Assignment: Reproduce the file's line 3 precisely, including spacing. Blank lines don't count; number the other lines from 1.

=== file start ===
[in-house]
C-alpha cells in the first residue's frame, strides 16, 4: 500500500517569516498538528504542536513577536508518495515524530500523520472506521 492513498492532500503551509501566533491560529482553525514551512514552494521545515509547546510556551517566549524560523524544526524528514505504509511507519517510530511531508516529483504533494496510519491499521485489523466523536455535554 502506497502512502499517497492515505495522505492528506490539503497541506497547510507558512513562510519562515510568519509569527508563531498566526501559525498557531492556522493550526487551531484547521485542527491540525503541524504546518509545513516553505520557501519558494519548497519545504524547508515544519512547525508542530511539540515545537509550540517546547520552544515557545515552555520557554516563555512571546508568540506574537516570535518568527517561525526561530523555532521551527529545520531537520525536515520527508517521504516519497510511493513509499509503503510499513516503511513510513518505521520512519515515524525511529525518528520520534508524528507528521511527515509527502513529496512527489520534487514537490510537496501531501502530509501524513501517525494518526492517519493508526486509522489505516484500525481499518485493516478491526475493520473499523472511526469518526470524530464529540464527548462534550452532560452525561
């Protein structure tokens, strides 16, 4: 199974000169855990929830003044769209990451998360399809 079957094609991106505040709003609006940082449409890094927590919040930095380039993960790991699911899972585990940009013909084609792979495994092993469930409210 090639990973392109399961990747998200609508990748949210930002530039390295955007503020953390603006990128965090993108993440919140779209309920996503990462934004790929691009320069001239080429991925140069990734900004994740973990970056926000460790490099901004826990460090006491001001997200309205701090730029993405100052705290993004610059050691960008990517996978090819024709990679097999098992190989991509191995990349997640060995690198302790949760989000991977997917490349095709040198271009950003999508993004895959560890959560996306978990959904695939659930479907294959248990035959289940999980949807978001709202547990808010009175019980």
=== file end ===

């Protein structure tokens, strides 16, 4: 199974000169855990929830003044769209990451998360399809 079957094609991106505040709003609006940082449409890094927590919040930095380039993960790991699911899972585990940009013909084609792979495994092993469930409210 090639990973392109399961990747998200609508990748949210930002530039390295955007503020953390603006990128965090993108993440919140779209309920996503990462934004790929691009320069001239080429991925140069990734900004994740973990970056926000460790490099901004826990460090006491001001997200309205701090730029993405100052705290993004610059050691960008990517996978090819024709990679097999098992190989991509191995990349997640060995690198302790949760989000991977997917490349095709040198271009950003999508993004895959560890959560996306978990959904695939659930479907294959248990035959289940999980949807978001709202547990808010009175019980």